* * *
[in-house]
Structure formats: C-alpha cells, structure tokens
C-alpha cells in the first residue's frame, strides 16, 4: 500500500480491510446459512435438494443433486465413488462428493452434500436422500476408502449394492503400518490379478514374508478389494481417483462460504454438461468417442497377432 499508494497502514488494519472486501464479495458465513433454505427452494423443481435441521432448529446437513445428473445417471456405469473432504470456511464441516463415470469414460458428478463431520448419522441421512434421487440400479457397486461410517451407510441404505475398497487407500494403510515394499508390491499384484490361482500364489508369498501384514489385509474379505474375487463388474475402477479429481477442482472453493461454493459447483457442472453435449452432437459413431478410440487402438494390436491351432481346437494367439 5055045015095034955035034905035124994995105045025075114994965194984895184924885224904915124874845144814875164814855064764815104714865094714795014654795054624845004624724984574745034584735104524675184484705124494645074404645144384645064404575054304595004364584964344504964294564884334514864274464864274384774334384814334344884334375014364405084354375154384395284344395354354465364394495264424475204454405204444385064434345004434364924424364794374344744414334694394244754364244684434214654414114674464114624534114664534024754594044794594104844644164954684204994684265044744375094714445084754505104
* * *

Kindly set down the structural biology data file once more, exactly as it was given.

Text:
[in-house]
Structure formats: C-alpha cells, structure tokens
C-alpha cells in the first residue's frame, strides 16, 4: 500500500480491510446459512435438494443433486465413488462428493452434500436422500476408502449394492503400518490379478514374508478389494481417483462460504454438461468417442497377432 499508494497502514488494519472486501464479495458465513433454505427452494423443481435441521432448529446437513445428473445417471456405469473432504470456511464441516463415470469414460458428478463431520448419522441421512434421487440400479457397486461410517451407510441404505475398497487407500494403510515394499508390491499384484490361482500364489508369498501384514489385509474379505474375487463388474475402477479429481477442482472453493461454493459447483457442472453435449452432437459413431478410440487402438494390436491351432481346437494367439 5055045015095034955035034905035124994995105045025075114994965194984895184924885224904915124874845144814875164814855064764815104714865094714795014654795054624845004624724984574745034584735104524675184484705124494645074404645144384645064404575054304595004364584964344504964294564884334514864274464864274384774334384814334344884334375014364405084354375154384395284344395354354465364394495264424475204454405204444385064434345004434364924424364794374344744414334694394244754364244684434214654414114674464114624534114664534024754594044794594104844644164954684204994684265044744375094714445084754505104